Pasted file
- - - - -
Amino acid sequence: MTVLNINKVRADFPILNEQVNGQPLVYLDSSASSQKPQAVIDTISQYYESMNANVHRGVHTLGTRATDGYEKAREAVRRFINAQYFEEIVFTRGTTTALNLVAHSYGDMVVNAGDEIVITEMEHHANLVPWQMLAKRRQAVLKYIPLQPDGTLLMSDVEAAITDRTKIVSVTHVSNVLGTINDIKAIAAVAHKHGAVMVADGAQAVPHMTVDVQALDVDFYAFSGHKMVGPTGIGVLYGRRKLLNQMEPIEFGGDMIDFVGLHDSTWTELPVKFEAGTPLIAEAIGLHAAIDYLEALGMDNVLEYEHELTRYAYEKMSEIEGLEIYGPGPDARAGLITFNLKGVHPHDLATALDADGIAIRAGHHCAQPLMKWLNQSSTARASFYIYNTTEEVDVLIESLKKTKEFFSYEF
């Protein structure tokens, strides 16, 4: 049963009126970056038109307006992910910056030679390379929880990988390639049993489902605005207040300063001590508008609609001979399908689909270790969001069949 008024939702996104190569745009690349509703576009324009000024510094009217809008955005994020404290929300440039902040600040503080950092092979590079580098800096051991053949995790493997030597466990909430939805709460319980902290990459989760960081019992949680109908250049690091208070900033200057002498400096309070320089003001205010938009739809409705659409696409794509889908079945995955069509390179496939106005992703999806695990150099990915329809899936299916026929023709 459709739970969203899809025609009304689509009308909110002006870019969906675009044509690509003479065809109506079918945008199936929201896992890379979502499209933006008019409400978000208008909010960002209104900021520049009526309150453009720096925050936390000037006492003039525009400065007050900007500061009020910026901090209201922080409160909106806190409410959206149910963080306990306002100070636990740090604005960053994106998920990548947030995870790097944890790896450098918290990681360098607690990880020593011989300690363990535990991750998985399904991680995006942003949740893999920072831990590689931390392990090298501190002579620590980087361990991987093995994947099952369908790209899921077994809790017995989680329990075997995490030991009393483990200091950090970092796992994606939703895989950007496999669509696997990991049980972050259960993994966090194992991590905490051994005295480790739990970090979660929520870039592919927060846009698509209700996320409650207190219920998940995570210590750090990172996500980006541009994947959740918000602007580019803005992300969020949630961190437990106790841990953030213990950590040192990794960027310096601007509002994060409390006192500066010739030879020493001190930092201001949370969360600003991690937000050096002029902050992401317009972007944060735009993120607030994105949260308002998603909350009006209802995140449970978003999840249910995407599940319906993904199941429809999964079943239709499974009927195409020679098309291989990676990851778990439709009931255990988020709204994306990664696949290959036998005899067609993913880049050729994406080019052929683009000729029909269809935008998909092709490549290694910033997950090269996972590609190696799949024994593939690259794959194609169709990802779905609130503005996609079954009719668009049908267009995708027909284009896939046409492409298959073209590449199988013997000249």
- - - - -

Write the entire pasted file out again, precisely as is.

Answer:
Amino acid sequence: MTVLNINKVRADFPILNEQVNGQPLVYLDSSASSQKPQAVIDTISQYYESMNANVHRGVHTLGTRATDGYEKAREAVRRFINAQYFEEIVFTRGTTTALNLVAHSYGDMVVNAGDEIVITEMEHHANLVPWQMLAKRRQAVLKYIPLQPDGTLLMSDVEAAITDRTKIVSVTHVSNVLGTINDIKAIAAVAHKHGAVMVADGAQAVPHMTVDVQALDVDFYAFSGHKMVGPTGIGVLYGRRKLLNQMEPIEFGGDMIDFVGLHDSTWTELPVKFEAGTPLIAEAIGLHAAIDYLEALGMDNVLEYEHELTRYAYEKMSEIEGLEIYGPGPDARAGLITFNLKGVHPHDLATALDADGIAIRAGHHCAQPLMKWLNQSSTARASFYIYNTTEEVDVLIESLKKTKEFFSYEF
């Protein structure tokens, strides 16, 4: 049963009126970056038109307006992910910056030679390379929880990988390639049993489902605005207040300063001590508008609609001979399908689909270790969001069949 008024939702996104190569745009690349509703576009324009000024510094009217809008955005994020404290929300440039902040600040503080950092092979590079580098800096051991053949995790493997030597466990909430939805709460319980902290990459989760960081019992949680109908250049690091208070900033200057002498400096309070320089003001205010938009739809409705659409696409794509889908079945995955069509390179496939106005992703999806695990150099990915329809899936299916026929023709 459709739970969203899809025609009304689509009308909110002006870019969906675009044509690509003479065809109506079918945008199936929201896992890379979502499209933006008019409400978000208008909010960002209104900021520049009526309150453009720096925050936390000037006492003039525009400065007050900007500061009020910026901090209201922080409160909106806190409410959206149910963080306990306002100070636990740090604005960053994106998920990548947030995870790097944890790896450098918290990681360098607690990880020593011989300690363990535990991750998985399904991680995006942003949740893999920072831990590689931390392990090298501190002579620590980087361990991987093995994947099952369908790209899921077994809790017995989680329990075997995490030991009393483990200091950090970092796992994606939703895989950007496999669509696997990991049980972050259960993994966090194992991590905490051994005295480790739990970090979660929520870039592919927060846009698509209700996320409650207190219920998940995570210590750090990172996500980006541009994947959740918000602007580019803005992300969020949630961190437990106790841990953030213990950590040192990794960027310096601007509002994060409390006192500066010739030879020493001190930092201001949370969360600003991690937000050096002029902050992401317009972007944060735009993120607030994105949260308002998603909350009006209802995140449970978003999840249910995407599940319906993904199941429809999964079943239709499974009927195409020679098309291989990676990851778990439709009931255990988020709204994306990664696949290959036998005899067609993913880049050729994406080019052929683009000729029909269809935008998909092709490549290694910033997950090269996972590609190696799949024994593939690259794959194609169709990802779905609130503005996609079954009719668009049908267009995708027909284009896939046409492409298959073209590449199988013997000249």